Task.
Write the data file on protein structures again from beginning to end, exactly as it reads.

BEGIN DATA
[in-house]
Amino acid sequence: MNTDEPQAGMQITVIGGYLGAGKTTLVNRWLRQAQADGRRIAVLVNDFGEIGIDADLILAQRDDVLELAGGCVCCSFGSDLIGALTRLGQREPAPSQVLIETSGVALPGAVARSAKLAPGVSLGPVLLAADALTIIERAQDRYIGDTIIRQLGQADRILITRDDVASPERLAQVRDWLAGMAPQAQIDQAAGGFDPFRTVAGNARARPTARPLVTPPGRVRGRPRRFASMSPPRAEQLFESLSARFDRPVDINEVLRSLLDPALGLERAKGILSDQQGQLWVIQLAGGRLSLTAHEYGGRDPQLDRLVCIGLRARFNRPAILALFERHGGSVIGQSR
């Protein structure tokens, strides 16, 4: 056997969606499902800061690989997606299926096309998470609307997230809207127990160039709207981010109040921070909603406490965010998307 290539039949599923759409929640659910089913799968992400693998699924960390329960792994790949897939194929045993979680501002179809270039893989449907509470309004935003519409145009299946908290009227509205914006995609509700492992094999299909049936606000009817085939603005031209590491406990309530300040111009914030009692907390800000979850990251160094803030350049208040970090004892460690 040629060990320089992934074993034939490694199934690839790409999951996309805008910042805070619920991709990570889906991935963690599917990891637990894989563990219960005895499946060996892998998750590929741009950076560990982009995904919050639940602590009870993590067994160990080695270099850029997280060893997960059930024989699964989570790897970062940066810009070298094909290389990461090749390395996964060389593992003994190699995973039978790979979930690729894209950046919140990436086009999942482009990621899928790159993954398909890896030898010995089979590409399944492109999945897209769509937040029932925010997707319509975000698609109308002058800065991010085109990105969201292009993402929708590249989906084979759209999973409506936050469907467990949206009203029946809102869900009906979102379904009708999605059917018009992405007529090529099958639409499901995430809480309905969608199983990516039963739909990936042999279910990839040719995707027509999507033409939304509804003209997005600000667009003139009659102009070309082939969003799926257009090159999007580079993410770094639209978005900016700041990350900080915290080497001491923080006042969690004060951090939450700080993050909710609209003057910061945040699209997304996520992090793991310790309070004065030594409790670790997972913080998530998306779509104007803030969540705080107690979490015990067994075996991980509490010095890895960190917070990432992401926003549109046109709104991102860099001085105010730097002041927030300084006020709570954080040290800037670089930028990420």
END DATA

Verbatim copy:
[in-house]
Amino acid sequence: MNTDEPQAGMQITVIGGYLGAGKTTLVNRWLRQAQADGRRIAVLVNDFGEIGIDADLILAQRDDVLELAGGCVCCSFGSDLIGALTRLGQREPAPSQVLIETSGVALPGAVARSAKLAPGVSLGPVLLAADALTIIERAQDRYIGDTIIRQLGQADRILITRDDVASPERLAQVRDWLAGMAPQAQIDQAAGGFDPFRTVAGNARARPTARPLVTPPGRVRGRPRRFASMSPPRAEQLFESLSARFDRPVDINEVLRSLLDPALGLERAKGILSDQQGQLWVIQLAGGRLSLTAHEYGGRDPQLDRLVCIGLRARFNRPAILALFERHGGSVIGQSR
């Protein structure tokens, strides 16, 4: 056997969606499902800061690989997606299926096309998470609307997230809207127990160039709207981010109040921070909603406490965010998307 290539039949599923759409929640659910089913799968992400693998699924960390329960792994790949897939194929045993979680501002179809270039893989449907509470309004935003519409145009299946908290009227509205914006995609509700492992094999299909049936606000009817085939603005031209590491406990309530300040111009914030009692907390800000979850990251160094803030350049208040970090004892460690 040629060990320089992934074993034939490694199934690839790409999951996309805008910042805070619920991709990570889906991935963690599917990891637990894989563990219960005895499946060996892998998750590929741009950076560990982009995904919050639940602590009870993590067994160990080695270099850029997280060893997960059930024989699964989570790897970062940066810009070298094909290389990461090749390395996964060389593992003994190699995973039978790979979930690729894209950046919140990436086009999942482009990621899928790159993954398909890896030898010995089979590409399944492109999945897209769509937040029932925010997707319509975000698609109308002058800065991010085109990105969201292009993402929708590249989906084979759209999973409506936050469907467990949206009203029946809102869900009906979102379904009708999605059917018009992405007529090529099958639409499901995430809480309905969608199983990516039963739909990936042999279910990839040719995707027509999507033409939304509804003209997005600000667009003139009659102009070309082939969003799926257009090159999007580079993410770094639209978005900016700041990350900080915290080497001491923080006042969690004060951090939450700080993050909710609209003057910061945040699209997304996520992090793991310790309070004065030594409790670790997972913080998530998306779509104007803030969540705080107690979490015990067994075996991980509490010095890895960190917070990432992401926003549109046109709104991102860099001085105010730097002041927030300084006020709570954080040290800037670089930028990420």